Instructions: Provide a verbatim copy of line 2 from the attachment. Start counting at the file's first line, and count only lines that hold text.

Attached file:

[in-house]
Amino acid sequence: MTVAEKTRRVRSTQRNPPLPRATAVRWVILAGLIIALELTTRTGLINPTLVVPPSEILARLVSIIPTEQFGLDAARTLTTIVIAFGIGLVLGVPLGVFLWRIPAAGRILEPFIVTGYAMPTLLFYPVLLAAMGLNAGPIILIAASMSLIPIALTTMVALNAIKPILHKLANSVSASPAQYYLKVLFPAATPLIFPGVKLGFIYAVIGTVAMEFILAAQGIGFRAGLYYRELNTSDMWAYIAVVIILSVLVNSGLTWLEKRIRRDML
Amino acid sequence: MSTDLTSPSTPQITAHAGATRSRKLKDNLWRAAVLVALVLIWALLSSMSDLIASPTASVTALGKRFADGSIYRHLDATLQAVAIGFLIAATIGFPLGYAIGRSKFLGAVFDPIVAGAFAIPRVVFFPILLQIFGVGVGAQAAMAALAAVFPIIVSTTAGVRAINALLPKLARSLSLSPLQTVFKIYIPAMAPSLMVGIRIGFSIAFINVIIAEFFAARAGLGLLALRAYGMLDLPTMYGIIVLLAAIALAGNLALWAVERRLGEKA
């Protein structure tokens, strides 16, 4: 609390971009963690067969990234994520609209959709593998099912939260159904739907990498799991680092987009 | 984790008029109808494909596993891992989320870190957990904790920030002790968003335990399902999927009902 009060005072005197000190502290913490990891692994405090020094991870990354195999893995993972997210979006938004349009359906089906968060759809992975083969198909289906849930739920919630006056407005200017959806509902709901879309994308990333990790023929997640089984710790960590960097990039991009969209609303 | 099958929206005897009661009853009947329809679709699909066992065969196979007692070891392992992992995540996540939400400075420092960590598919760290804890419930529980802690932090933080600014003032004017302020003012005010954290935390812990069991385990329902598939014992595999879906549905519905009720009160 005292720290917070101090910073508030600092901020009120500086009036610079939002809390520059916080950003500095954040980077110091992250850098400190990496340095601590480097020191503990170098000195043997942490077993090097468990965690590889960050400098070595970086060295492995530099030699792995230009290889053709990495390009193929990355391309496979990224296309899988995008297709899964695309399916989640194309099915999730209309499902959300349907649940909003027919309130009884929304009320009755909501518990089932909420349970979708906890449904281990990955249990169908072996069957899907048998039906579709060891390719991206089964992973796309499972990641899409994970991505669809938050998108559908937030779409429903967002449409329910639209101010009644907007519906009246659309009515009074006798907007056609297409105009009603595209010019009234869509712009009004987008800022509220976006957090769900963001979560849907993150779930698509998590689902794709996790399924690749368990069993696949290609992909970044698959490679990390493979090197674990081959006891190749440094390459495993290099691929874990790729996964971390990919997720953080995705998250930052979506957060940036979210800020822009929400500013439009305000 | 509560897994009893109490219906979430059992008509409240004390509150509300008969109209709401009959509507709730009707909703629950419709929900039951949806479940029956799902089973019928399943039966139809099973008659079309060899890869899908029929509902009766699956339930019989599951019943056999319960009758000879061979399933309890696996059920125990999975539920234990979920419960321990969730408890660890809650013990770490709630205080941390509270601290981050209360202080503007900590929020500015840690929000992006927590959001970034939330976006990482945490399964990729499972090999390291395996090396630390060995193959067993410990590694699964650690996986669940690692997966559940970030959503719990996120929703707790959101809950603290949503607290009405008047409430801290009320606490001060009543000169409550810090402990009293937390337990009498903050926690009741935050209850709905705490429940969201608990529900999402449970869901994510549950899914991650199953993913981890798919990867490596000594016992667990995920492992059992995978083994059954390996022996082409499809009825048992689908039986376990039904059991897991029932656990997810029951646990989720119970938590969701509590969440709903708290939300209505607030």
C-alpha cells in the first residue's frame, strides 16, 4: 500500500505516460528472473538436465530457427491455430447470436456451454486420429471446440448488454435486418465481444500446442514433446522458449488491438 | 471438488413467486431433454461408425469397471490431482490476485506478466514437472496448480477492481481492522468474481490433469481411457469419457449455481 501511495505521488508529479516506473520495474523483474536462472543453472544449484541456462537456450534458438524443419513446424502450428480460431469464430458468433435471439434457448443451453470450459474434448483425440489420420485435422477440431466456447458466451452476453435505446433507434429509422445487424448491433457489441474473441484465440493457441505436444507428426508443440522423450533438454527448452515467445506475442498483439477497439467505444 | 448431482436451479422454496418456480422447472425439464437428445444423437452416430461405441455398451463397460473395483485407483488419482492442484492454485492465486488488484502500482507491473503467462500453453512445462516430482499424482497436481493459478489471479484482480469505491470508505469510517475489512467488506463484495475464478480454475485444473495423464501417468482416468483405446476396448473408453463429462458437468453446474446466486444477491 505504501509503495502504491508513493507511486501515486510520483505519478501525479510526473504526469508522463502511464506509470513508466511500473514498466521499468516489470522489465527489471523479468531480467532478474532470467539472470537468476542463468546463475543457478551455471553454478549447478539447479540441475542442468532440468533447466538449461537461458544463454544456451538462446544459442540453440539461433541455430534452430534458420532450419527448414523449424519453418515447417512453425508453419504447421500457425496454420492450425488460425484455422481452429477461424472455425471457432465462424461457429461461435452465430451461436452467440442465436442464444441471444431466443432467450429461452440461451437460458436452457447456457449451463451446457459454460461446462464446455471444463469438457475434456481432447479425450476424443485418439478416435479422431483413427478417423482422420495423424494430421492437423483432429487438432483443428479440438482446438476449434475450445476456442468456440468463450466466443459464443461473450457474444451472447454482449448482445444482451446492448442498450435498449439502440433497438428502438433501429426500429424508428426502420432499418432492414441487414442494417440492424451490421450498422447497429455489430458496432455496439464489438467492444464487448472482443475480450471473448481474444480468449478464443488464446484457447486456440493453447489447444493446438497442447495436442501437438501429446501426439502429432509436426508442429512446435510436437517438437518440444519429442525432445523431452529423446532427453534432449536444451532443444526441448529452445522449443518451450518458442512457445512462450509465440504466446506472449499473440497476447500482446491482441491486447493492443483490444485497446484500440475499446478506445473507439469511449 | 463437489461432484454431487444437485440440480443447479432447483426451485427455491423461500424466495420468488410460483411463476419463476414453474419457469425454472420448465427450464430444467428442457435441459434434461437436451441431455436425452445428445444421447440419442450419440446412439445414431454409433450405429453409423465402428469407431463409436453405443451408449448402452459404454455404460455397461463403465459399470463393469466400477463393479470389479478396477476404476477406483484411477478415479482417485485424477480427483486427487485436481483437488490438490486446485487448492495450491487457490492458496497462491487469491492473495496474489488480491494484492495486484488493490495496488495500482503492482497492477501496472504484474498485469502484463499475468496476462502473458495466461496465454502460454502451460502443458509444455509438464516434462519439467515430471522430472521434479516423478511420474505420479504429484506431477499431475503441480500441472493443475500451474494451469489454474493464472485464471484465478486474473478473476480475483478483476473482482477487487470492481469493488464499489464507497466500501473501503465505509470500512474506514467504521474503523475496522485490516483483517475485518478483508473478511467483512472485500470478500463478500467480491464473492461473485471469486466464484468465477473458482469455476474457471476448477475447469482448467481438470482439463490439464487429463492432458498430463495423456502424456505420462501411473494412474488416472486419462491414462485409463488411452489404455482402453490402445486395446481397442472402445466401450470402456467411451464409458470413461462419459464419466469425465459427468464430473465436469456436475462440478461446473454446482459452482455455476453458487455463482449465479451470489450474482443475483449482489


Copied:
Amino acid sequence: MTVAEKTRRVRSTQRNPPLPRATAVRWVILAGLIIALELTTRTGLINPTLVVPPSEILARLVSIIPTEQFGLDAARTLTTIVIAFGIGLVLGVPLGVFLWRIPAAGRILEPFIVTGYAMPTLLFYPVLLAAMGLNAGPIILIAASMSLIPIALTTMVALNAIKPILHKLANSVSASPAQYYLKVLFPAATPLIFPGVKLGFIYAVIGTVAMEFILAAQGIGFRAGLYYRELNTSDMWAYIAVVIILSVLVNSGLTWLEKRIRRDML